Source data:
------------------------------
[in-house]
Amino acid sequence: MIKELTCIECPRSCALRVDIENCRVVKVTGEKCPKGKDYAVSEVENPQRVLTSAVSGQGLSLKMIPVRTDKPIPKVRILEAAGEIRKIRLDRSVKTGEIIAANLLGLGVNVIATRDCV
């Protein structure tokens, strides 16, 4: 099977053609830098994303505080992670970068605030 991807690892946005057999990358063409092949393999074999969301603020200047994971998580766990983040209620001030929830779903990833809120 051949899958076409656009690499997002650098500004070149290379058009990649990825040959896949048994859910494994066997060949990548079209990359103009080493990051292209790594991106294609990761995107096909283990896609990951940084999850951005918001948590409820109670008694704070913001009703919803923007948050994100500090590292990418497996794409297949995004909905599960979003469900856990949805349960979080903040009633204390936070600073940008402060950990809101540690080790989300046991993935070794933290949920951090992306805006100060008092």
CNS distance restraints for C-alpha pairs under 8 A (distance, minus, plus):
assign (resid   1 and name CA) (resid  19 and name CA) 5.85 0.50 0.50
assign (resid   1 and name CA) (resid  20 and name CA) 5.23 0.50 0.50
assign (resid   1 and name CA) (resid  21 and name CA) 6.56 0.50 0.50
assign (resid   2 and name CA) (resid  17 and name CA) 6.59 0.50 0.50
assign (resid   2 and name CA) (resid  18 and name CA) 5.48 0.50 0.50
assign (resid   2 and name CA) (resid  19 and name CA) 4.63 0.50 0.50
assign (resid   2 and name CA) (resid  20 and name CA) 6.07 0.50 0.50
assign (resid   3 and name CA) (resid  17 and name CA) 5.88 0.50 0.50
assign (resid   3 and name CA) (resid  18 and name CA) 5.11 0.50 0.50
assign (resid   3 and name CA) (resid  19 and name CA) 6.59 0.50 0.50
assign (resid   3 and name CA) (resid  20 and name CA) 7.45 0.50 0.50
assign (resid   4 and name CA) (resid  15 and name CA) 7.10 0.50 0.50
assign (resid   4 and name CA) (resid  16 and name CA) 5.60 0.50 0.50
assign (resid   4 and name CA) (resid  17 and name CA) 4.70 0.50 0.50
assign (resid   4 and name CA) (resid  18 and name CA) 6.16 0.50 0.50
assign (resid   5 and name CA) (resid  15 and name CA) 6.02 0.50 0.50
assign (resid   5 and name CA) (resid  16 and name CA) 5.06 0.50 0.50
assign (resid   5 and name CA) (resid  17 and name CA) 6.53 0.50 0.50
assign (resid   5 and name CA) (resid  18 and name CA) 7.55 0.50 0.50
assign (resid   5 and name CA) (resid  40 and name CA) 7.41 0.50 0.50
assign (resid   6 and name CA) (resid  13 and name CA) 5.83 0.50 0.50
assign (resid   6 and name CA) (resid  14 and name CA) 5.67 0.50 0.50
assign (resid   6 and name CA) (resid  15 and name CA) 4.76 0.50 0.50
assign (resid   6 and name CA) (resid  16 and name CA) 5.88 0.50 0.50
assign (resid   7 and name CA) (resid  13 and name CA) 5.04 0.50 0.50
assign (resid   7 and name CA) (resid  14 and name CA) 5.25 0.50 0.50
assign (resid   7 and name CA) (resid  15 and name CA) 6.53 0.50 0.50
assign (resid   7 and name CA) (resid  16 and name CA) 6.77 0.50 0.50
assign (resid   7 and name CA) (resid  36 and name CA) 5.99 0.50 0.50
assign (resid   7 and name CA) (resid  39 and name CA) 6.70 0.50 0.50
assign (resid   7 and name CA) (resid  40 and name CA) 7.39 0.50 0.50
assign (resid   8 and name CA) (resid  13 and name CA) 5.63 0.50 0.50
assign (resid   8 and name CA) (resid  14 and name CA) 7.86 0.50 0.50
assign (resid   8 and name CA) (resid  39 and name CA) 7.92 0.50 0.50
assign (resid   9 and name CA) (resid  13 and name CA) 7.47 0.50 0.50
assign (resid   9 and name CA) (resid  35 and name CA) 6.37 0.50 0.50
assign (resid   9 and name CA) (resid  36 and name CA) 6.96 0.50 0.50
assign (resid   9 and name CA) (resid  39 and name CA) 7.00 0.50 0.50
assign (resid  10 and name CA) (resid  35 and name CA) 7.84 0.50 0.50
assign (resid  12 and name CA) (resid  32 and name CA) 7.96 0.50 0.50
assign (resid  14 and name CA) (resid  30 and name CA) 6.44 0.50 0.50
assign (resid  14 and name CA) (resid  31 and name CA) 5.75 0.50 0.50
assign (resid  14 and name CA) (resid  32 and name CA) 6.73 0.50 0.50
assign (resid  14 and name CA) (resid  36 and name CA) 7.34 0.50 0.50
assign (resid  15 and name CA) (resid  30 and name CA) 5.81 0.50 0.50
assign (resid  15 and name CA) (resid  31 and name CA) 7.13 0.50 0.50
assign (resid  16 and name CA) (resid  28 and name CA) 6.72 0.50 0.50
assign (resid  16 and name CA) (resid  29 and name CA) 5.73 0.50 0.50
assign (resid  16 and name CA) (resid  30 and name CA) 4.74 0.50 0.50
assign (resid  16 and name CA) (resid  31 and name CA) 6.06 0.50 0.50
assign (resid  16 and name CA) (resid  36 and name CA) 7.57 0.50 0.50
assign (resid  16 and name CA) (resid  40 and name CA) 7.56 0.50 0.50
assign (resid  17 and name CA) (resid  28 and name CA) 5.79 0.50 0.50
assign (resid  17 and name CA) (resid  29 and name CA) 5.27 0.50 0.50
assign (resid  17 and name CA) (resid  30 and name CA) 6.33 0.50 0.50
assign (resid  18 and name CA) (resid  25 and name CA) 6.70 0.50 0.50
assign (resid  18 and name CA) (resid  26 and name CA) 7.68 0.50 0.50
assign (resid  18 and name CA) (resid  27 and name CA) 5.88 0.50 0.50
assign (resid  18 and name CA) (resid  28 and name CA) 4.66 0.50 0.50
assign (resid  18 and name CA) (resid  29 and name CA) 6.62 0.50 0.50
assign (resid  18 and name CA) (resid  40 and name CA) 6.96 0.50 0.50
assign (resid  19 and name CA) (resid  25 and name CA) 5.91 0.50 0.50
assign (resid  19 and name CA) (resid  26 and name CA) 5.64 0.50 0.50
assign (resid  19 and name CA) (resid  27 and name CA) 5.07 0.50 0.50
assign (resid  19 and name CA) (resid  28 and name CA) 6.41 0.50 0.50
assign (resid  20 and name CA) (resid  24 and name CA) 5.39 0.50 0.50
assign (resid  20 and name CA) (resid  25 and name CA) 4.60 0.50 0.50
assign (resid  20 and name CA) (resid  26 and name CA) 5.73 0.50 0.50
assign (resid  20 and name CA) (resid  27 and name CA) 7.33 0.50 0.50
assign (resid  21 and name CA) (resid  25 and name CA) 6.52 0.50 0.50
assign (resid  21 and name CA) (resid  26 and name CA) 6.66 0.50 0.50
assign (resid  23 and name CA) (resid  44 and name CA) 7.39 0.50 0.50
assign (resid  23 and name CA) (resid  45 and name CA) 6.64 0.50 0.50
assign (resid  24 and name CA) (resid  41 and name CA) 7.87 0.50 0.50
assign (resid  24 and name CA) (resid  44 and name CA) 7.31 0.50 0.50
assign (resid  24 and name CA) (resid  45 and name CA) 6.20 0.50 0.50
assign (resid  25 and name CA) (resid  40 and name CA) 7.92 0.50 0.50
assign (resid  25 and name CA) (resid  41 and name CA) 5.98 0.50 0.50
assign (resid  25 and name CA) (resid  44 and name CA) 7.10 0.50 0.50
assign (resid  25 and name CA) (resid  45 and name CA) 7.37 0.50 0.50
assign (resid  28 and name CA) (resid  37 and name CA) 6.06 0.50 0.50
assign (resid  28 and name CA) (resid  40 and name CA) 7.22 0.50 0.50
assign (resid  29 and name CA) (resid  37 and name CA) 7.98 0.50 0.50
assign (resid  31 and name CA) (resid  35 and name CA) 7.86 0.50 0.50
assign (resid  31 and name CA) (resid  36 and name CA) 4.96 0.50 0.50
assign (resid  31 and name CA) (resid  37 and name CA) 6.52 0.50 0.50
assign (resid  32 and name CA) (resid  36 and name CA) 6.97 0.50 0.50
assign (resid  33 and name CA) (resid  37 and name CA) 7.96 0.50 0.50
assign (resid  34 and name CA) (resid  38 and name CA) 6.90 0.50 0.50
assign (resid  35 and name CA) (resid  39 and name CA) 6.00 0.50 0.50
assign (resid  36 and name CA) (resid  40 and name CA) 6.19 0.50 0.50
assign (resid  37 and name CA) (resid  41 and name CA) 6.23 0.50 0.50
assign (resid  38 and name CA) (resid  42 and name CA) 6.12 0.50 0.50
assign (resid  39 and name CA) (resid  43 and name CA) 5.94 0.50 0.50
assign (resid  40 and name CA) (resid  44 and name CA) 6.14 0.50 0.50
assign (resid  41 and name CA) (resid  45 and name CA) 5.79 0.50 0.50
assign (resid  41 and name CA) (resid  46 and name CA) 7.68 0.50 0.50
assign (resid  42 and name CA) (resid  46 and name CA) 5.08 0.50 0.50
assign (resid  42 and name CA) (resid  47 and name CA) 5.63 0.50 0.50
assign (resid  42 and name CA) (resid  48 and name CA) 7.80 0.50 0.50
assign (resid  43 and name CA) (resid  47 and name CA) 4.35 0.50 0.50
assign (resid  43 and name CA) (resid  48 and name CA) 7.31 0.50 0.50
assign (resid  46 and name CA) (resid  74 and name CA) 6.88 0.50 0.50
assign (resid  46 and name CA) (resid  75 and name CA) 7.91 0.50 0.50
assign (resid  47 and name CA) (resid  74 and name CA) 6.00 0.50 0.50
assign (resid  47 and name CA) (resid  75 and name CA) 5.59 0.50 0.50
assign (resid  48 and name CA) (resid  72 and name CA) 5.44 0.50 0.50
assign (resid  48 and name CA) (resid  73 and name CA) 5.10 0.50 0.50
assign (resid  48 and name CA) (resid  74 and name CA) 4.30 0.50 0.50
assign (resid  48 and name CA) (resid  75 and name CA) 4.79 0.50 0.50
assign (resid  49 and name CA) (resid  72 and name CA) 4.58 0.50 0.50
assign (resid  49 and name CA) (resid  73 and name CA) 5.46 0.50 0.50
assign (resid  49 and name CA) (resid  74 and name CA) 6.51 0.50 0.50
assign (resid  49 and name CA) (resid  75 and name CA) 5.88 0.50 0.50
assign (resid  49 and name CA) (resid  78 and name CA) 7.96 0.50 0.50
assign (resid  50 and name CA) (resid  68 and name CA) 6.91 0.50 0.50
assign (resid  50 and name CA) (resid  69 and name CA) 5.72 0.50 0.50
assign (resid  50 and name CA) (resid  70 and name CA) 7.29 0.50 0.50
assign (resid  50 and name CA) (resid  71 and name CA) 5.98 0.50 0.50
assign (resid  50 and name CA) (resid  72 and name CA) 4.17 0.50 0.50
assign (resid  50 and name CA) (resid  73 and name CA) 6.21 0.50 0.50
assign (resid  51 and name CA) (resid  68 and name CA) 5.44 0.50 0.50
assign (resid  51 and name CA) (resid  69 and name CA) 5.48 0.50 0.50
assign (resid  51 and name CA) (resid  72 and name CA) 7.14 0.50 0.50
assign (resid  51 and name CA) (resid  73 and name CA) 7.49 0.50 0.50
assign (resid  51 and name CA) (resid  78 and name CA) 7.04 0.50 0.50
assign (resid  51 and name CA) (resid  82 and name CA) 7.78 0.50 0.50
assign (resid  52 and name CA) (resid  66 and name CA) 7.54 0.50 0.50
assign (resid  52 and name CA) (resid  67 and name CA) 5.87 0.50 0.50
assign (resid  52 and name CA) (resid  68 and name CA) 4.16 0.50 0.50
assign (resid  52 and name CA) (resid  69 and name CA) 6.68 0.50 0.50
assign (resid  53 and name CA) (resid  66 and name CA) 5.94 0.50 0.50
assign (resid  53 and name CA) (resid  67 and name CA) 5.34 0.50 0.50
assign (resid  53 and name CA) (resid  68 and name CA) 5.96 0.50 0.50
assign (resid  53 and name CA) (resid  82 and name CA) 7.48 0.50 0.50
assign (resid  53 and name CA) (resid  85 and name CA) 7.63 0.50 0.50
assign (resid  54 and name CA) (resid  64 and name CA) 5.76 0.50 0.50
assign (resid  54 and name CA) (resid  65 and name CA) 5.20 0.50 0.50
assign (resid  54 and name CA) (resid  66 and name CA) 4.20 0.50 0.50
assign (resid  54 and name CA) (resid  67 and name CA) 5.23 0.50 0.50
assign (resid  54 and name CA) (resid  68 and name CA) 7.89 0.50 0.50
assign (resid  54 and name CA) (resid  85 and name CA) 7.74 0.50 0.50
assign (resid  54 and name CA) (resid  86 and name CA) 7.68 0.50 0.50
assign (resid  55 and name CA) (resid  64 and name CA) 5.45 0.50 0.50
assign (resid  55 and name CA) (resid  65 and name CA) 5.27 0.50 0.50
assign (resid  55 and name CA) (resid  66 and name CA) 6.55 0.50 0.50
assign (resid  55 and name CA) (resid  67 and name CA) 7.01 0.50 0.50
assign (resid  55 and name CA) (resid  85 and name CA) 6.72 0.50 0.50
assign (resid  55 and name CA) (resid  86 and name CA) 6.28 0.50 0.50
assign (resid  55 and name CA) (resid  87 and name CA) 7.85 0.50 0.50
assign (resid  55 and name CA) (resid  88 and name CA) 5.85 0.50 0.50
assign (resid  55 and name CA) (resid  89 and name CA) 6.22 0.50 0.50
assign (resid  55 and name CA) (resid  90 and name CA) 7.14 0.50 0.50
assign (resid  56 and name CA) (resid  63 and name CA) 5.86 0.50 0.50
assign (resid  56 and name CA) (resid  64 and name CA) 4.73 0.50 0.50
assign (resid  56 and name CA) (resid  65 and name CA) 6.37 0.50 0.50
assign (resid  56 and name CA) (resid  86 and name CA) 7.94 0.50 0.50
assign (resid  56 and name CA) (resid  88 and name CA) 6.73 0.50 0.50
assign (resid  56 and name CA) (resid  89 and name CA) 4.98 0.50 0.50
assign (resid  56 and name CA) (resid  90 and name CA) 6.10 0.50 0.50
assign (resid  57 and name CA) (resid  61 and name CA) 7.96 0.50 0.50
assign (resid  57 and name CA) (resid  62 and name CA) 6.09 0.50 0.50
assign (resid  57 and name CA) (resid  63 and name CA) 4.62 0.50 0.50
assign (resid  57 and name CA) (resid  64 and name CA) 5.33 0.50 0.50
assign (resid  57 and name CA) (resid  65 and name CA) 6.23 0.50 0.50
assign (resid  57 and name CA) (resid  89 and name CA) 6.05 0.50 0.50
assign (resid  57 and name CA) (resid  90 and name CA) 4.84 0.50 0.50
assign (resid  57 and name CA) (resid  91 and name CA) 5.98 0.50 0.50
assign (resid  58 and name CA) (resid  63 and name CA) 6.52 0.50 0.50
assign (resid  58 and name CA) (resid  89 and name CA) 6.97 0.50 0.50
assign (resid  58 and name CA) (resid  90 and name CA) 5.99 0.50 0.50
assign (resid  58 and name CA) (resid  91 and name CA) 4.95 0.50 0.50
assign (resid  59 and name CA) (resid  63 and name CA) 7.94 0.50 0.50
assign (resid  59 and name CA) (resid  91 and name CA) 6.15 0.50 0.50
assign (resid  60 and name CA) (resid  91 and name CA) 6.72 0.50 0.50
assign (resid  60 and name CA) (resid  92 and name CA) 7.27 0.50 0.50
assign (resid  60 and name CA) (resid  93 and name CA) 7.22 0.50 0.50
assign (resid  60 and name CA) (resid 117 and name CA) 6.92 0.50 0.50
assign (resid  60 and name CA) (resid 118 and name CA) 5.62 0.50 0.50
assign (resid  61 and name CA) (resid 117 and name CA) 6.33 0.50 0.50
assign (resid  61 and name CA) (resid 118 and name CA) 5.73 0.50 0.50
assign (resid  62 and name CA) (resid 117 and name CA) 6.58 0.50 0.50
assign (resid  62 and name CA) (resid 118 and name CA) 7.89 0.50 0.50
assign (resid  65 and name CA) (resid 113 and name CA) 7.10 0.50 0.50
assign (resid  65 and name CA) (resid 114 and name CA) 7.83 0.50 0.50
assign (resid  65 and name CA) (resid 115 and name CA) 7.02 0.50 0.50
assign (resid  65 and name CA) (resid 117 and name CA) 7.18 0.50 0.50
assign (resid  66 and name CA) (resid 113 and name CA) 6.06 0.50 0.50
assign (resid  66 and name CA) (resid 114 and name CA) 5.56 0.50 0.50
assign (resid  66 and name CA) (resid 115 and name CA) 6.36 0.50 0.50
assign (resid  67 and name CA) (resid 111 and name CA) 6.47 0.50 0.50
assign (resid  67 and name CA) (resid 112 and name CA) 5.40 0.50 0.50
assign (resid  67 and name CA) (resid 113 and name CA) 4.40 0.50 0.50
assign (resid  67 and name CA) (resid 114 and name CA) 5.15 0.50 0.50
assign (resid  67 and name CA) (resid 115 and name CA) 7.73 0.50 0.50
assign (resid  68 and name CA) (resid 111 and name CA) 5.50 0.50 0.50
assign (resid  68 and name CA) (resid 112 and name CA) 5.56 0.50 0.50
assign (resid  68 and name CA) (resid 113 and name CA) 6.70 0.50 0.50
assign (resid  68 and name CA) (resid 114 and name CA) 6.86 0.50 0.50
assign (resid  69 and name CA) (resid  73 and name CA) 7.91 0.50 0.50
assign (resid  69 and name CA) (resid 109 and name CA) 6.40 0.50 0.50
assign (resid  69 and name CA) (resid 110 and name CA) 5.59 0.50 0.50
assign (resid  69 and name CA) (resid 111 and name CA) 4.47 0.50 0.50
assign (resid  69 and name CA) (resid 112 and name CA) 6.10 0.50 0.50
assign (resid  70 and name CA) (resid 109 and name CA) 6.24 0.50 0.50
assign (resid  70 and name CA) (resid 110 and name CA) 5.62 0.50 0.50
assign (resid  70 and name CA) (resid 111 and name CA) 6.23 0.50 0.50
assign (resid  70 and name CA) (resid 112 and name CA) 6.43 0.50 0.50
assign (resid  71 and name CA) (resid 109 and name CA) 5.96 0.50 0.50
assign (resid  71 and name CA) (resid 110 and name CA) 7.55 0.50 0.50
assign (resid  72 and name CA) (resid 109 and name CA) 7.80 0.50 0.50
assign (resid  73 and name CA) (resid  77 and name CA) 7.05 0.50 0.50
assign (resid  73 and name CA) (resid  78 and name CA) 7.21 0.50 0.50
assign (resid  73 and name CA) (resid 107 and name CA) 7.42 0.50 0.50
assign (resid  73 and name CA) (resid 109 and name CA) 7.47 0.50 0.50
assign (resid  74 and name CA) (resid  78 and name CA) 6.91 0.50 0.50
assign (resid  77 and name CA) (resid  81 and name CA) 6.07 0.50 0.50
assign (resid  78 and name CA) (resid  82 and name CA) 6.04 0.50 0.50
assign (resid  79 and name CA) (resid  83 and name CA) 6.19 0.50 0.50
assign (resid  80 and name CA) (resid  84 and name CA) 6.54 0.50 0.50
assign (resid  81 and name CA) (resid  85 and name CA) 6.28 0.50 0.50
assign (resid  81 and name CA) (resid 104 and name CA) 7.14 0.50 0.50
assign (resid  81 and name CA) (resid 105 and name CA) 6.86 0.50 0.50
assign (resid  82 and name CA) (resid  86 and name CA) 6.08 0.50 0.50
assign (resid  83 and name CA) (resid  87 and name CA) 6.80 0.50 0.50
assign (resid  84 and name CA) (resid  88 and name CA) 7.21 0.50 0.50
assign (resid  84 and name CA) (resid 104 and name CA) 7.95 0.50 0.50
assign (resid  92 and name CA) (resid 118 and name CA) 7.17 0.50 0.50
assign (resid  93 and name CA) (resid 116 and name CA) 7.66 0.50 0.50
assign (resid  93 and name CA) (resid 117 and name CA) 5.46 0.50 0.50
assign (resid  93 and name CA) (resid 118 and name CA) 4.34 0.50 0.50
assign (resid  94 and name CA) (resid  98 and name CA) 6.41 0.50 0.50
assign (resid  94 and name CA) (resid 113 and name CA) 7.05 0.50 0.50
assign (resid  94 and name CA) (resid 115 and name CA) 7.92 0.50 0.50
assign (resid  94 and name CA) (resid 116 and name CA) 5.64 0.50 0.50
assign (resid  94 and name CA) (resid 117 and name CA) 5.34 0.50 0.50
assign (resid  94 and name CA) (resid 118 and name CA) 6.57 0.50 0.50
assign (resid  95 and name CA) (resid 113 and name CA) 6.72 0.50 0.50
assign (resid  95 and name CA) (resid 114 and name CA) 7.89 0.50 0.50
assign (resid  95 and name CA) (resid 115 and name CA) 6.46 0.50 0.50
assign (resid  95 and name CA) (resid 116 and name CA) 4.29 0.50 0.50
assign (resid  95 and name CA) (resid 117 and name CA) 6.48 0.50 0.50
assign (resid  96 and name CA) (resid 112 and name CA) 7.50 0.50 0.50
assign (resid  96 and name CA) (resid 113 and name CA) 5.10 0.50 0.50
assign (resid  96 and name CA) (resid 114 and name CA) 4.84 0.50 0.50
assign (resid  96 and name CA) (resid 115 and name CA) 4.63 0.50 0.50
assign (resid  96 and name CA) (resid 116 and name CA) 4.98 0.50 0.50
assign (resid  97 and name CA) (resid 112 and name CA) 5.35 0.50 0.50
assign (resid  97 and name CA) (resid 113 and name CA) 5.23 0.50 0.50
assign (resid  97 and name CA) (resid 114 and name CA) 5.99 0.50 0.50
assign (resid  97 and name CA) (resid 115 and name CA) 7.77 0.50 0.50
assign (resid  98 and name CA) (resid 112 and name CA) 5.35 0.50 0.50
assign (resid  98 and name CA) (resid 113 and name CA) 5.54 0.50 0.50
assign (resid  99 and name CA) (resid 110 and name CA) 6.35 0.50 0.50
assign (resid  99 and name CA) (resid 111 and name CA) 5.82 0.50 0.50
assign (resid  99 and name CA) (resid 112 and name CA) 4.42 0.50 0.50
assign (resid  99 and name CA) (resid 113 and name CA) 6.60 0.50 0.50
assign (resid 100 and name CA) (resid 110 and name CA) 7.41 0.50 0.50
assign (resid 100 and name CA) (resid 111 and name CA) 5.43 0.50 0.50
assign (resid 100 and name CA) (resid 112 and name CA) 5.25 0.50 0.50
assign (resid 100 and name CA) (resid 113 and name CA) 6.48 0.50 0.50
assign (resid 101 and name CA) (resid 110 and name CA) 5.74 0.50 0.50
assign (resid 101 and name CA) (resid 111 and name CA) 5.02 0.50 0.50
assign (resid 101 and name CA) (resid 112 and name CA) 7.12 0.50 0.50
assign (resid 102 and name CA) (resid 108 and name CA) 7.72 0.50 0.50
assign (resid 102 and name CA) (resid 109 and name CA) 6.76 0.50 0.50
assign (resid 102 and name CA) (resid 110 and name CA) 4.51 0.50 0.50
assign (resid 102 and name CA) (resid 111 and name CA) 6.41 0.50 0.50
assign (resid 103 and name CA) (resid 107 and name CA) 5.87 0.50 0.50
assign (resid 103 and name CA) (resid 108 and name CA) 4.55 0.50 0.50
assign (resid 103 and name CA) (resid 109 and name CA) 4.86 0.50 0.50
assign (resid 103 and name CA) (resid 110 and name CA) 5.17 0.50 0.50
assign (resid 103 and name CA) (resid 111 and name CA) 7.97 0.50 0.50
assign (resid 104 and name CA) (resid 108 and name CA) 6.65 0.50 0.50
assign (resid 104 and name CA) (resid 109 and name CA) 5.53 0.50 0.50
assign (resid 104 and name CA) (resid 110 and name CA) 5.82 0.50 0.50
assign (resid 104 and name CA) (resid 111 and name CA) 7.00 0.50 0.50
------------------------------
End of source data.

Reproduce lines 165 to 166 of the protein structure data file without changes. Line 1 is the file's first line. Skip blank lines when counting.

assign (resid  57 and name CA) (resid  61 and name CA) 7.96 0.50 0.50
assign (resid  57 and name CA) (resid  62 and name CA) 6.09 0.50 0.50